Thursday, April 9, 2015
Guided By Voices peeled the old skin to motor away onto the indie powerpop superhighway with a satisfying salty salute. The Dayton, Ohio stalwarts had delivered 'Bee Thousand' to universal acclaim and had another album ready to induce Matador Records (who had done the distribution for 'Bee Thousand' ) to offically sign them to the label. Recorded in a basement with four and eight track machines, 'Alien Lanes' was produced by Mr. Japan, engineered by The Red-Nosed Driver, and mastered by Bob Ludwig with Robert Pollard on vocals, guitar, acoustic guitar, drums, and percussion; Tobin Sprout on bass guitar, guitar, drums, percussion, vocals, and piano; Kevin Fennell on drums and percussion; Greg Demos on bass guitar, guitar, and violin; Jim Pollard on bass guitar and guitar; Jim Greer on bass guitar and backing vocals; Mitch Mitchell on guitar; Dan Toohey on bass guitar; and Larry Keller on drums and percussion.
Jim Pollard considers: "Well, we finished ['Alien Lanes'] before we were signed. We were actually carrying it around with us saying, "Listen, if you're gonna sign us, you have to put this out as it is," kind of our last completely four track deal. And everybody said they would. It's not as if we deliberately being contrarians or something. At the time, we really didn't have the money. And actually, there's some 8 track stuff on there, too...We like the 4-track for two reasons: for one--we like the way it enables to be more spontaneous. If we have a song, we can just go into Toby’s basement and record it that day. You can't really do that with a big studio. Second, some things just sound better on four track. We've spent a lot of time in the studio trying to get the vocals to sound as good as they do on the four track, that natural compression that you get. There are other things that we like about the four-track: the way it simplifies the arrangement, the way it allows you to get away with maybe not being technically perfect, which you're not going to be anyway because you just learned the song. Like the rhythm section is usually buried on four-track, all the low end gets kind of squashed out of existence, and the high end is really emphasized, so mainly what you hear is guitar and vocals, and this kind of clatter. But that's kind of the way that you used to hear songs on transistor radios back in the 60s, which is cool."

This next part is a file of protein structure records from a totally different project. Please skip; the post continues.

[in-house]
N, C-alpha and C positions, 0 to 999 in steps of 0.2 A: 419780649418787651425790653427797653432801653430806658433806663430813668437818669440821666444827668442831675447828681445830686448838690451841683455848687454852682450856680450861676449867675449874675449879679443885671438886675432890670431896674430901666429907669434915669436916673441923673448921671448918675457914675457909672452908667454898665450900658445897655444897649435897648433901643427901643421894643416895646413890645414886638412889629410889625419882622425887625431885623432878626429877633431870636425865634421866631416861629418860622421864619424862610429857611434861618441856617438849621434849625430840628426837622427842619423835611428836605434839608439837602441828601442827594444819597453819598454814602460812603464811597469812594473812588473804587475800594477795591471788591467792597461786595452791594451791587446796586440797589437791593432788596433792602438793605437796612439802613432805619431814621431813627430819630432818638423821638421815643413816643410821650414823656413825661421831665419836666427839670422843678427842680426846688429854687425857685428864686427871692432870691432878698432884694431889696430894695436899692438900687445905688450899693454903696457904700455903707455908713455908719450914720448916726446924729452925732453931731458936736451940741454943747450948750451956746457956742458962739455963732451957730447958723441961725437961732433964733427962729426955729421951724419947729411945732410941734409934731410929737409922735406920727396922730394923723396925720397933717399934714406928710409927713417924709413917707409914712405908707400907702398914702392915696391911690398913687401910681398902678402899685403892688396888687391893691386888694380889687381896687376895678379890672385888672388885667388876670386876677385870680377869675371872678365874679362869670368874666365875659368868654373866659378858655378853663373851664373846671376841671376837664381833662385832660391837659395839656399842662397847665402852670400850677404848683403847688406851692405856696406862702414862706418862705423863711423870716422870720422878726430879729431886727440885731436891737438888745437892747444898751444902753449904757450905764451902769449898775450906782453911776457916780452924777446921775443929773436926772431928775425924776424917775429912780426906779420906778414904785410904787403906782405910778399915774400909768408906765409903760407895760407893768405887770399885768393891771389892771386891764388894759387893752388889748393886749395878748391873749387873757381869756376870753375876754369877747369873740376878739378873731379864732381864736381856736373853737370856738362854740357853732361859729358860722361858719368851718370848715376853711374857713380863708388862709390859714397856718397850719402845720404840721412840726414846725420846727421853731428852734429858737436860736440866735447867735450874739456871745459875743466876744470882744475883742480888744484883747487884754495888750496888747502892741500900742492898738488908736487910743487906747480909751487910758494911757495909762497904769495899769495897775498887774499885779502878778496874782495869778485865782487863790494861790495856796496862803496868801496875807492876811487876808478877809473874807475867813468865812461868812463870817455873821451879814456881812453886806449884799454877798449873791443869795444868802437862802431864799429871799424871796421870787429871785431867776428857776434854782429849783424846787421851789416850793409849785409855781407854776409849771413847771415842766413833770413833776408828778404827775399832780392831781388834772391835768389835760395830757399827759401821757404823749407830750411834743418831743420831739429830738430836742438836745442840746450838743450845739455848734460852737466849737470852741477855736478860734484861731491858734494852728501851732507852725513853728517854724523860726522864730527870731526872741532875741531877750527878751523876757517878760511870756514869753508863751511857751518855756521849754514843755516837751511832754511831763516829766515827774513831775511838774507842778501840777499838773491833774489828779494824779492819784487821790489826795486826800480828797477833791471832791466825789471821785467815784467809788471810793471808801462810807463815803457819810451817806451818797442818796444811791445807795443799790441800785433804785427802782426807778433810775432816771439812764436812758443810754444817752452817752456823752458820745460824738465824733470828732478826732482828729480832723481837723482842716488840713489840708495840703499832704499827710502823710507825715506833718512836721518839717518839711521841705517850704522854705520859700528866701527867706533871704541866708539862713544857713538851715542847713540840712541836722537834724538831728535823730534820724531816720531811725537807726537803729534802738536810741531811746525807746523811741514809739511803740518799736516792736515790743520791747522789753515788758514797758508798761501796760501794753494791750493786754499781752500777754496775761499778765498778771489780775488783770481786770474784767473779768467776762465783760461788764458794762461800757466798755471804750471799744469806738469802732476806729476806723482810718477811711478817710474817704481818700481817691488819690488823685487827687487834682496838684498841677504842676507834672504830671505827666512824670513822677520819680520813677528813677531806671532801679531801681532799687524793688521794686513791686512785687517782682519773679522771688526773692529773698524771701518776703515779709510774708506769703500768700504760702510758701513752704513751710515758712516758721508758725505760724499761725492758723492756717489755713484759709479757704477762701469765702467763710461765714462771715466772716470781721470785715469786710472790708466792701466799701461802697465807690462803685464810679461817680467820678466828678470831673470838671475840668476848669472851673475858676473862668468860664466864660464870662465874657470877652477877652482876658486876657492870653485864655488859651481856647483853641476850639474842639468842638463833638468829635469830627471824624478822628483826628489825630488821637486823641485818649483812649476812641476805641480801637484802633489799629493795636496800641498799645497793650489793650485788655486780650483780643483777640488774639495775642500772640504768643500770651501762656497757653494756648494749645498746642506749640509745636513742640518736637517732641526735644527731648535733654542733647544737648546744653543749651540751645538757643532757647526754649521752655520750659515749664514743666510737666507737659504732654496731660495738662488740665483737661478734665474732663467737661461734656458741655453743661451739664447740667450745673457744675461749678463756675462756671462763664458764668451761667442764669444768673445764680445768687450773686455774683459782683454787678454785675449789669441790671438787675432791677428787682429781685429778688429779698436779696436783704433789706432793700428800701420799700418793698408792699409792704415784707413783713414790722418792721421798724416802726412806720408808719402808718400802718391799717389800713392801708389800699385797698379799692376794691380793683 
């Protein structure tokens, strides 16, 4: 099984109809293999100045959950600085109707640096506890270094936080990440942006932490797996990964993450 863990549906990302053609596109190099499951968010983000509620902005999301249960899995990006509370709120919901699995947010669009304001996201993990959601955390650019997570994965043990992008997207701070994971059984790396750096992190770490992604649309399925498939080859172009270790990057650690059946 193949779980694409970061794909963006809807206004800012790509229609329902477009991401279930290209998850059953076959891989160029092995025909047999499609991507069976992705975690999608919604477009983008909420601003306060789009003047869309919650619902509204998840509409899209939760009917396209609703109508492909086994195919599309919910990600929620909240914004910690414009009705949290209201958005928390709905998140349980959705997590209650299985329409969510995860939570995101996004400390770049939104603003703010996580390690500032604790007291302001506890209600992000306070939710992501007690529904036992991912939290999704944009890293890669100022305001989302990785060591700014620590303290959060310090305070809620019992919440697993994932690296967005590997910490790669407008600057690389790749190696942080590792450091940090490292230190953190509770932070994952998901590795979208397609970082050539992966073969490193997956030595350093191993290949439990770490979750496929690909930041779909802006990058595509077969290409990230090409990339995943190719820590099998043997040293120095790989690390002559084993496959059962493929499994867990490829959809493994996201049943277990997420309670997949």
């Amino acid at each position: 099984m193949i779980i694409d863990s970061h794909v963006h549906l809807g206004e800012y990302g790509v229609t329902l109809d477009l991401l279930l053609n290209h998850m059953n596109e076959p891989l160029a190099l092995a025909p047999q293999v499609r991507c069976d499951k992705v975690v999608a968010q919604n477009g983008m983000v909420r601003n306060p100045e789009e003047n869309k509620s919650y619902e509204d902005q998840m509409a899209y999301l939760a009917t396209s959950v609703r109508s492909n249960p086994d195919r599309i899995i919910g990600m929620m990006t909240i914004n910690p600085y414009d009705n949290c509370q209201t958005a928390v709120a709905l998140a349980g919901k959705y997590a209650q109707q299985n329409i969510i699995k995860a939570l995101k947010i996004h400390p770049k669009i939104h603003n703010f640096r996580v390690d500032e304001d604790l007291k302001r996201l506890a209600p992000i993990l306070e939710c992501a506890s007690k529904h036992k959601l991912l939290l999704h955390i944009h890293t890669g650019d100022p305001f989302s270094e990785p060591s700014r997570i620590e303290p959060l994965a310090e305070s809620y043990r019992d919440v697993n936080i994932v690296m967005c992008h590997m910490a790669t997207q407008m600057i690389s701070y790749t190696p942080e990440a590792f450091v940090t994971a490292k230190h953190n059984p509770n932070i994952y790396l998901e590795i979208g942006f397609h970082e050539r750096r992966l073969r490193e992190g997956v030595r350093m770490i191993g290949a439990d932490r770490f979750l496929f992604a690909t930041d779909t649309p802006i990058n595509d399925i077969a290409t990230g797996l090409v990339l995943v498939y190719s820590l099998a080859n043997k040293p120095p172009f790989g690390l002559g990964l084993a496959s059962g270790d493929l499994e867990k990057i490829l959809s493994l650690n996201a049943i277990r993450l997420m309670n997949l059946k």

Bob Pollard reveals: "Whenever I hear phrases I like, I write them down in a notebook, and then when I feel like writing lyrics, I'll usually come up with the title first, and then I go from point A to point Z in a stream-of-consciousness-kind-of-way. And when I need a line, sometimes I use phrases. Most of the time it's for the imagery, and the look of the words on paper, and the sound of them...Sometimes I feel like I'm being inspired in an abstract way, like I'm trying to write something about something but not specifically. Usually we can analyze it later, so I just write it and then look at it and say, "well, maybe that's a song about ecology or...' ... Titles are important. Titles are what used to make me buy records as a kid. If I wasn't too familiar with the band, and they had a good band name, and the titles were cool on the record, and it had a fairly neat cover, I’d buy it. I use other points of reference now, because now I know certain producers and engineers and labels and stuff better, I use that. But I used to just go on titles and covers...I don’t know. We're just wanna-be classical rockers, really. We've just always had access to our basements and living rooms and four tracks and stuff. We used to go into big studios and it never worked. We were working with people who didn't have the slightest idea what we wanted, and at the time, neither did we...We can afford to go into a big studio and make a record, but we're still not doing it, because we've gotten used to the four track process, so we can't completely quit that. We're in the enviable position of having been around for 15 years. We're a new band, yet we're an established band. We're considered peers with Sonic Youth. We've been around as long as REM. But we want to show signs of progression, whatever that is."
"Watch Me Jumpstart"
"As We Go Up, We Go Down"
"Game of Pricks"
"My Valuable Hunting Knife"
All songs written by Robert Pollard unless otherwise noted.
"A Salty Salute" (R. Pollard, Tobin Sprout) – 1:29
"Evil Speakers" – :58
"Watch Me Jumpstart" – 2:24
"They're Not Witches" (Greg Demos, Jim Pollard, R. Pollard) – :51
"As We Go Up, We Go Down" – 1:37
"(I Wanna Be a) Dumbcharger" – 1:13
"Game of Pricks" – 1:33
"The Ugly Vision" – 1:34
"A Good Flying Bird" (Sprout) – 1:07
"Cigarette Tricks" (Demos, J. Pollard, R. Pollard, Sprout) – :18
"Pimple Zoo" – :42
"Big Chief Chinese Restaurant" (J. Pollard, R. Pollard) – :56
"Closer You Are" – 1:56
"Auditorium" (R. Pollard, Sprout) – 1:02
"Motor Away" (R. Pollard, Sprout) – 2:06
"Hit" – :23
"My Valuable Hunting Knife" – 2:00
"Gold Hick" – :30
"King and Caroline" (R. Pollard, Sprout) – 1:36
"Striped White Jets" – 2:15
"Ex-Supermodel" (R. Pollard, Sprout) – 1:06
"Blimps Go 90" – 1:40
"Strawdogs" (Sprout) – 1:17
"Chicken Blows" – 2:21
"Little Whirl" (Sprout) – 1:46
"My Son Cool" – 1:41
"Always Crush Me" – 1:44
"Alright" – 2:56